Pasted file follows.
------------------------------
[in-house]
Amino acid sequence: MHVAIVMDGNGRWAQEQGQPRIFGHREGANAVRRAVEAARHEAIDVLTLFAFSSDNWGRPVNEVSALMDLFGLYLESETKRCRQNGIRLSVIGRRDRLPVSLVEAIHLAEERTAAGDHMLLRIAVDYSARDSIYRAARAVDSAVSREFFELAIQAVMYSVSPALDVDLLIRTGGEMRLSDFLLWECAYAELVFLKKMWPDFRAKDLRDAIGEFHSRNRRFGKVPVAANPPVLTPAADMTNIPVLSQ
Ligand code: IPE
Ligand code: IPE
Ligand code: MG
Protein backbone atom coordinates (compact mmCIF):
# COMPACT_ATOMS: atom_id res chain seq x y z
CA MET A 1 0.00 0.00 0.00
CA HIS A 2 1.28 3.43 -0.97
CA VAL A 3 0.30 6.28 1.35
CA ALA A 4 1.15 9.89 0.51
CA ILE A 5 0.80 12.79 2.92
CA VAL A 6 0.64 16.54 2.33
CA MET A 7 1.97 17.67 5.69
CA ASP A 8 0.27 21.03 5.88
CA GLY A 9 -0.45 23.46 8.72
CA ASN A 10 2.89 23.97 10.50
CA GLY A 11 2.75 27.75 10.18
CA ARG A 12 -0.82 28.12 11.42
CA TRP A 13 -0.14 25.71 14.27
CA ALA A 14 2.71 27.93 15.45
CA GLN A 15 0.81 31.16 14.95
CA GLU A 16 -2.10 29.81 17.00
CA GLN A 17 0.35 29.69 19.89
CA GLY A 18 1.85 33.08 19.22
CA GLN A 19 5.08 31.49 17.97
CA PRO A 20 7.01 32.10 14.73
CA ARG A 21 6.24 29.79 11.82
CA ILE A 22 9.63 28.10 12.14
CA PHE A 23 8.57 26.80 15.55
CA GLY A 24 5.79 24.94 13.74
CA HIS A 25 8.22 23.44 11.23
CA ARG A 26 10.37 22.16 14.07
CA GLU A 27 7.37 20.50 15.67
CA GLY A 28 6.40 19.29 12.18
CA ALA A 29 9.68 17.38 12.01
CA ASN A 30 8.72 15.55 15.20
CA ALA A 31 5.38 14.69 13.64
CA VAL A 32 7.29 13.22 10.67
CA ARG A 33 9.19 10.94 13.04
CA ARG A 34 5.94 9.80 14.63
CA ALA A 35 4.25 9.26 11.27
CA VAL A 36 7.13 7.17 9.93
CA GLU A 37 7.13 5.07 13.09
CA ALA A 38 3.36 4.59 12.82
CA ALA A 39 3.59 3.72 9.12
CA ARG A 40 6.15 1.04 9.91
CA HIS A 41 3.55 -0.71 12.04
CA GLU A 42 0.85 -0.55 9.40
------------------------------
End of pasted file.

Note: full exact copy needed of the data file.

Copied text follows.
[in-house]
Amino acid sequence: MHVAIVMDGNGRWAQEQGQPRIFGHREGANAVRRAVEAARHEAIDVLTLFAFSSDNWGRPVNEVSALMDLFGLYLESETKRCRQNGIRLSVIGRRDRLPVSLVEAIHLAEERTAAGDHMLLRIAVDYSARDSIYRAARAVDSAVSREFFELAIQAVMYSVSPALDVDLLIRTGGEMRLSDFLLWECAYAELVFLKKMWPDFRAKDLRDAIGEFHSRNRRFGKVPVAANPPVLTPAADMTNIPVLSQ
Ligand code: IPE
Ligand code: IPE
Ligand code: MG
Protein backbone atom coordinates (compact mmCIF):
# COMPACT_ATOMS: atom_id res chain seq x y z
CA MET A 1 0.00 0.00 0.00
CA HIS A 2 1.28 3.43 -0.97
CA VAL A 3 0.30 6.28 1.35
CA ALA A 4 1.15 9.89 0.51
CA ILE A 5 0.80 12.79 2.92
CA VAL A 6 0.64 16.54 2.33
CA MET A 7 1.97 17.67 5.69
CA ASP A 8 0.27 21.03 5.88
CA GLY A 9 -0.45 23.46 8.72
CA ASN A 10 2.89 23.97 10.50
CA GLY A 11 2.75 27.75 10.18
CA ARG A 12 -0.82 28.12 11.42
CA TRP A 13 -0.14 25.71 14.27
CA ALA A 14 2.71 27.93 15.45
CA GLN A 15 0.81 31.16 14.95
CA GLU A 16 -2.10 29.81 17.00
CA GLN A 17 0.35 29.69 19.89
CA GLY A 18 1.85 33.08 19.22
CA GLN A 19 5.08 31.49 17.97
CA PRO A 20 7.01 32.10 14.73
CA ARG A 21 6.24 29.79 11.82
CA ILE A 22 9.63 28.10 12.14
CA PHE A 23 8.57 26.80 15.55
CA GLY A 24 5.79 24.94 13.74
CA HIS A 25 8.22 23.44 11.23
CA ARG A 26 10.37 22.16 14.07
CA GLU A 27 7.37 20.50 15.67
CA GLY A 28 6.40 19.29 12.18
CA ALA A 29 9.68 17.38 12.01
CA ASN A 30 8.72 15.55 15.20
CA ALA A 31 5.38 14.69 13.64
CA VAL A 32 7.29 13.22 10.67
CA ARG A 33 9.19 10.94 13.04
CA ARG A 34 5.94 9.80 14.63
CA ALA A 35 4.25 9.26 11.27
CA VAL A 36 7.13 7.17 9.93
CA GLU A 37 7.13 5.07 13.09
CA ALA A 38 3.36 4.59 12.82
CA ALA A 39 3.59 3.72 9.12
CA ARG A 40 6.15 1.04 9.91
CA HIS A 41 3.55 -0.71 12.04
CA GLU A 42 0.85 -0.55 9.40